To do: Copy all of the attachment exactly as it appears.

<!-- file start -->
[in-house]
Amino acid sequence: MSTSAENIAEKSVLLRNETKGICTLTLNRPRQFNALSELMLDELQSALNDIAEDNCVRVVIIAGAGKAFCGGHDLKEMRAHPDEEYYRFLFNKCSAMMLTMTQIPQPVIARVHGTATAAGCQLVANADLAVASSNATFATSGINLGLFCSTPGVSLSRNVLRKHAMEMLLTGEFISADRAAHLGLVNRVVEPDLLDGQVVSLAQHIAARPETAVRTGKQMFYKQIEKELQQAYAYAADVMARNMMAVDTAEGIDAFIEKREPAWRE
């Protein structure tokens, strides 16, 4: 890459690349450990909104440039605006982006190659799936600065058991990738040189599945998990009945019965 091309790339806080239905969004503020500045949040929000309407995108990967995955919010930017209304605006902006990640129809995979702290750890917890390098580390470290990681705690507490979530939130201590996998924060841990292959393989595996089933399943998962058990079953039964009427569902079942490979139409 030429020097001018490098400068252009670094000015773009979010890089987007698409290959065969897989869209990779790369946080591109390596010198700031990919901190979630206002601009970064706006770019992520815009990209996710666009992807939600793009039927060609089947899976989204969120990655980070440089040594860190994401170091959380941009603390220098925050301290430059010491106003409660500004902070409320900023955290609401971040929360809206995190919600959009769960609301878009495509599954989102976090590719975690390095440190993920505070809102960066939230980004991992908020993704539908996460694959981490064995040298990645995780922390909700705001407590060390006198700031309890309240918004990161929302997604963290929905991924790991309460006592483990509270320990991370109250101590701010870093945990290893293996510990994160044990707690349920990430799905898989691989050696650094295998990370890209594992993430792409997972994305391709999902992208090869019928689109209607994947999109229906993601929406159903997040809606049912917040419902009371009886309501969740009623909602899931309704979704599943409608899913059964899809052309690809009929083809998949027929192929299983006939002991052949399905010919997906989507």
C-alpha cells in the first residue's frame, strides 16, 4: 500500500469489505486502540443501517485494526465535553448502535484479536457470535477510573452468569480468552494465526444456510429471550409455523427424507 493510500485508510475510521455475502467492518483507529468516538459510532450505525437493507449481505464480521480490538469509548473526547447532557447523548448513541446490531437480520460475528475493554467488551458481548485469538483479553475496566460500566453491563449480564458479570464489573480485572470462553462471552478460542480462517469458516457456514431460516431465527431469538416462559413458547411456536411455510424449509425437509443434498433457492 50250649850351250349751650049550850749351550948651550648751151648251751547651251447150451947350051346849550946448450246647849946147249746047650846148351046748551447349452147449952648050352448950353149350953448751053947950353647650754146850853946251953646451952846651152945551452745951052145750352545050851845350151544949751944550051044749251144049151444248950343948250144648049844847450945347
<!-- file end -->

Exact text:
[in-house]
Amino acid sequence: MSTSAENIAEKSVLLRNETKGICTLTLNRPRQFNALSELMLDELQSALNDIAEDNCVRVVIIAGAGKAFCGGHDLKEMRAHPDEEYYRFLFNKCSAMMLTMTQIPQPVIARVHGTATAAGCQLVANADLAVASSNATFATSGINLGLFCSTPGVSLSRNVLRKHAMEMLLTGEFISADRAAHLGLVNRVVEPDLLDGQVVSLAQHIAARPETAVRTGKQMFYKQIEKELQQAYAYAADVMARNMMAVDTAEGIDAFIEKREPAWRE
């Protein structure tokens, strides 16, 4: 890459690349450990909104440039605006982006190659799936600065058991990738040189599945998990009945019965 091309790339806080239905969004503020500045949040929000309407995108990967995955919010930017209304605006902006990640129809995979702290750890917890390098580390470290990681705690507490979530939130201590996998924060841990292959393989595996089933399943998962058990079953039964009427569902079942490979139409 030429020097001018490098400068252009670094000015773009979010890089987007698409290959065969897989869209990779790369946080591109390596010198700031990919901190979630206002601009970064706006770019992520815009990209996710666009992807939600793009039927060609089947899976989204969120990655980070440089040594860190994401170091959380941009603390220098925050301290430059010491106003409660500004902070409320900023955290609401971040929360809206995190919600959009769960609301878009495509599954989102976090590719975690390095440190993920505070809102960066939230980004991992908020993704539908996460694959981490064995040298990645995780922390909700705001407590060390006198700031309890309240918004990161929302997604963290929905991924790991309460006592483990509270320990991370109250101590701010870093945990290893293996510990994160044990707690349920990430799905898989691989050696650094295998990370890209594992993430792409997972994305391709999902992208090869019928689109209607994947999109229906993601929406159903997040809606049912917040419902009371009886309501969740009623909602899931309704979704599943409608899913059964899809052309690809009929083809998949027929192929299983006939002991052949399905010919997906989507």
C-alpha cells in the first residue's frame, strides 16, 4: 500500500469489505486502540443501517485494526465535553448502535484479536457470535477510573452468569480468552494465526444456510429471550409455523427424507 493510500485508510475510521455475502467492518483507529468516538459510532450505525437493507449481505464480521480490538469509548473526547447532557447523548448513541446490531437480520460475528475493554467488551458481548485469538483479553475496566460500566453491563449480564458479570464489573480485572470462553462471552478460542480462517469458516457456514431460516431465527431469538416462559413458547411456536411455510424449509425437509443434498433457492 50250649850351250349751650049550850749351550948651550648751151648251751547651251447150451947350051346849550946448450246647849946147249746047650846148351046748551447349452147449952648050352448950353149350953448751053947950353647650754146850853946251953646451952846651152945551452745951052145750352545050851845350151544949751944550051044749251144049151444248950343948250144648049844847450945347